Crisis Compliance in the Post-Katrina World
This paper explores the obligations of governments to use knowledge enhancing technology to prevent disasters and mitigate their impacts. Hurricane Katrina will be used as a case study to examine how existing knowledge enhancing technologies were not used, or not appropriately used, making the impact of the disaster much worse than it could have been. The moral obligations of governments to use these technologies will be explored and the concept of Crisis Compliance will emerge from the analysis. Crisis Compliance will address whether governments have adequately and appropriately used available technology to inform and protect its citizens in the face of disasters, and what degree of protection citizens are entitled to expect. Crisis Compliance will draw on the literatre of Disaster Theory, the Theory of High Reliability Organizations, and Crisis Management. Emerging technologies for combating future disasters will be explored, and recommendations for governments regarding their appropriate use will conclude the paper.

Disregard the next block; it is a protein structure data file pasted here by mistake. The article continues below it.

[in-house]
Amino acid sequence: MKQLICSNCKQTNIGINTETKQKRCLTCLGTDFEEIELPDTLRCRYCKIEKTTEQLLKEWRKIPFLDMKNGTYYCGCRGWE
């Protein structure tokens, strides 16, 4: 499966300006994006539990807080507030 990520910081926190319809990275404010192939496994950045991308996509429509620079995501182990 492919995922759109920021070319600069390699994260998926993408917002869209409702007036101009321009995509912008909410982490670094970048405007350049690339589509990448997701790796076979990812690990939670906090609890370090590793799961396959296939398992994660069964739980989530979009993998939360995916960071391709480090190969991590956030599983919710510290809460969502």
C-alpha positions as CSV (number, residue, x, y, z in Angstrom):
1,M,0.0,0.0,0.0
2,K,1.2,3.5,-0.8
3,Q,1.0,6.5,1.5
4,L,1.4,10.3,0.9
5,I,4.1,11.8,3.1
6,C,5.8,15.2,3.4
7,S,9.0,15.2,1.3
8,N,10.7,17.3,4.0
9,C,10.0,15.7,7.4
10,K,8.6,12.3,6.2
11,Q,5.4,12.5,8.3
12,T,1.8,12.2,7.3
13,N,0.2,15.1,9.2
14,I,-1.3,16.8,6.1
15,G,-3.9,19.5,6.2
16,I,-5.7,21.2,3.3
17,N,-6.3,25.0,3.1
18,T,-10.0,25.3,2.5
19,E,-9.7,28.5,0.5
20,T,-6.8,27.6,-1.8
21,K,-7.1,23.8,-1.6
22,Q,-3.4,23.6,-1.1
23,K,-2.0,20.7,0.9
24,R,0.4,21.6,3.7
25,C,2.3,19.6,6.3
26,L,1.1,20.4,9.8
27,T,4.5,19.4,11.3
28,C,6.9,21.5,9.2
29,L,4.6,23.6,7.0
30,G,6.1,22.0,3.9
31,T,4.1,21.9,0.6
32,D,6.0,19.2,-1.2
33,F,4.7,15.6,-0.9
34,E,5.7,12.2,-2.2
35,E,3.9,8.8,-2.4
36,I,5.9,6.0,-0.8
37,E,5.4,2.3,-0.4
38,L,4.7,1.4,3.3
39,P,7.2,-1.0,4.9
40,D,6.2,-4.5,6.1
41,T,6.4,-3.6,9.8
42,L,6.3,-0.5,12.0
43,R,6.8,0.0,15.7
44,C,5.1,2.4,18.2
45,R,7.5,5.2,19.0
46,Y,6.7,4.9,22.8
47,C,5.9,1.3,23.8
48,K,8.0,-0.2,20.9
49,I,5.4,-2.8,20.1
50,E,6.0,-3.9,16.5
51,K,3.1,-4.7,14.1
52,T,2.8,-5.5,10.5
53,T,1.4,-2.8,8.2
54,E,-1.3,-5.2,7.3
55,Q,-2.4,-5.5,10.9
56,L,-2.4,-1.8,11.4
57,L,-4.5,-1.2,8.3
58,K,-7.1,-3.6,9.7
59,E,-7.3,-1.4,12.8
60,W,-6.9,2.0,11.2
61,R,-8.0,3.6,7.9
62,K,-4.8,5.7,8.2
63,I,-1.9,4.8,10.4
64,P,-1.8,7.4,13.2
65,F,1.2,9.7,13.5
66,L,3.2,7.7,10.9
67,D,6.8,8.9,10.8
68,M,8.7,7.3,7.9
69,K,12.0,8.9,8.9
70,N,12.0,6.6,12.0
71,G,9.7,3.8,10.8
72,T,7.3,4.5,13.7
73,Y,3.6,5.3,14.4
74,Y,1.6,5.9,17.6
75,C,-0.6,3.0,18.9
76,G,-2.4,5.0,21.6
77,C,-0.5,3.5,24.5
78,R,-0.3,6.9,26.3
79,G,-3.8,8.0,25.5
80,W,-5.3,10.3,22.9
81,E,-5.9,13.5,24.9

Keywords: Crisis Compliance, Crisis Management, Disaster Theory, High Reliability Organizations, Hurricane Katrina
Dr. Laura Lally
Associate Professor, Business Computer Information Systems,